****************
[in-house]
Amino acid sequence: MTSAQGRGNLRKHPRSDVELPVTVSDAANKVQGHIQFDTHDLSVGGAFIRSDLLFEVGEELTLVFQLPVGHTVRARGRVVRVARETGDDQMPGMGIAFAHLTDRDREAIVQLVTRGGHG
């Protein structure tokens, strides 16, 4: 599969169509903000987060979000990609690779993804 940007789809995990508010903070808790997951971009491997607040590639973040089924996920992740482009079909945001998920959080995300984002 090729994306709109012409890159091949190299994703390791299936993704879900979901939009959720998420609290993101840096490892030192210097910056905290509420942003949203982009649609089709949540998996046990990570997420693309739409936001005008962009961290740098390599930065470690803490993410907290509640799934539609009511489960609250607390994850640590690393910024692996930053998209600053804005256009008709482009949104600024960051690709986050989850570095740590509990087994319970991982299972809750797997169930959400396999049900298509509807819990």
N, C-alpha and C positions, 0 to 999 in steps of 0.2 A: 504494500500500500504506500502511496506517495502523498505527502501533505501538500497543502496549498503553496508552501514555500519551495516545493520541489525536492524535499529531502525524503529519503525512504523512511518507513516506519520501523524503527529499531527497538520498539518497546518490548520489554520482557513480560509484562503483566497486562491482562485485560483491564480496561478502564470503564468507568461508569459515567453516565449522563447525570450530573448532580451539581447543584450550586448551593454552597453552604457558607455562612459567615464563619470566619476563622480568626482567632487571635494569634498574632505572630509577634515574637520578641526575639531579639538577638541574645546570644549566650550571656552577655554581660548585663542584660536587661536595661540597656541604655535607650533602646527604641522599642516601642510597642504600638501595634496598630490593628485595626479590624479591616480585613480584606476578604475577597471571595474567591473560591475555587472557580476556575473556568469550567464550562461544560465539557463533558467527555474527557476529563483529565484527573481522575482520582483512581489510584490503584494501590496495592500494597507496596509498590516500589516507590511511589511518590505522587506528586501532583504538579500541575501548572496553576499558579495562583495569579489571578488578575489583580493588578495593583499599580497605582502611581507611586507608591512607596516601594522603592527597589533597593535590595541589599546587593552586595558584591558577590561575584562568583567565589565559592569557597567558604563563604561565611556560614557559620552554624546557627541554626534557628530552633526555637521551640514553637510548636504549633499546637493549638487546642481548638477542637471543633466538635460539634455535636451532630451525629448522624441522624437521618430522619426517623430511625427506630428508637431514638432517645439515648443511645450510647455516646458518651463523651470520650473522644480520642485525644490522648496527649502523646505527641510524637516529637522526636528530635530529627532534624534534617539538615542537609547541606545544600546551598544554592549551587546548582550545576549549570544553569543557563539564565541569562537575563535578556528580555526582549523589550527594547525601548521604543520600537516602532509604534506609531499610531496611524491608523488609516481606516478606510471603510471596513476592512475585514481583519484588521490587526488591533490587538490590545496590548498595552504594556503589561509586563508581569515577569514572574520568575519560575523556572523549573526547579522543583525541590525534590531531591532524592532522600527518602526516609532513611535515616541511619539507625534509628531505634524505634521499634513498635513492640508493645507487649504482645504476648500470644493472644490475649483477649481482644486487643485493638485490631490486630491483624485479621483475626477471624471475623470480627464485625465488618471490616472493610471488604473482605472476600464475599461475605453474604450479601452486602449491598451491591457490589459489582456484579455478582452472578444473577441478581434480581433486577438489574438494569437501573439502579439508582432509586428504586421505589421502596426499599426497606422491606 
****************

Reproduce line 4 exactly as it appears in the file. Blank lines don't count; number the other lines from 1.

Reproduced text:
N, C-alpha and C positions, 0 to 999 in steps of 0.2 A: 504494500500500500504506500502511496506517495502523498505527502501533505501538500497543502496549498503553496508552501514555500519551495516545493520541489525536492524535499529531502525524503529519503525512504523512511518507513516506519520501523524503527529499531527497538520498539518497546518490548520489554520482557513480560509484562503483566497486562491482562485485560483491564480496561478502564470503564468507568461508569459515567453516565449522563447525570450530573448532580451539581447543584450550586448551593454552597453552604457558607455562612459567615464563619470566619476563622480568626482567632487571635494569634498574632505572630509577634515574637520578641526575639531579639538577638541574645546570644549566650550571656552577655554581660548585663542584660536587661536595661540597656541604655535607650533602646527604641522599642516601642510597642504600638501595634496598630490593628485595626479590624479591616480585613480584606476578604475577597471571595474567591473560591475555587472557580476556575473556568469550567464550562461544560465539557463533558467527555474527557476529563483529565484527573481522575482520582483512581489510584490503584494501590496495592500494597507496596509498590516500589516507590511511589511518590505522587506528586501532583504538579500541575501548572496553576499558579495562583495569579489571578488578575489583580493588578495593583499599580497605582502611581507611586507608591512607596516601594522603592527597589533597593535590595541589599546587593552586595558584591558577590561575584562568583567565589565559592569557597567558604563563604561565611556560614557559620552554624546557627541554626534557628530552633526555637521551640514553637510548636504549633499546637493549638487546642481548638477542637471543633466538635460539634455535636451532630451525629448522624441522624437521618430522619426517623430511625427506630428508637431514638432517645439515648443511645450510647455516646458518651463523651470520650473522644480520642485525644490522648496527649502523646505527641510524637516529637522526636528530635530529627532534624534534617539538615542537609547541606545544600546551598544554592549551587546548582550545576549549570544553569543557563539564565541569562537575563535578556528580555526582549523589550527594547525601548521604543520600537516602532509604534506609531499610531496611524491608523488609516481606516478606510471603510471596513476592512475585514481583519484588521490587526488591533490587538490590545496590548498595552504594556503589561509586563508581569515577569514572574520568575519560575523556572523549573526547579522543583525541590525534590531531591532524592532522600527518602526516609532513611535515616541511619539507625534509628531505634524505634521499634513498635513492640508493645507487649504482645504476648500470644493472644490475649483477649481482644486487643485493638485490631490486630491483624485479621483475626477471624471475623470480627464485625465488618471490616472493610471488604473482605472476600464475599461475605453474604450479601452486602449491598451491591457490589459489582456484579455478582452472578444473577441478581434480581433486577438489574438494569437501573439502579439508582432509586428504586421505589421502596426499599426497606422491606 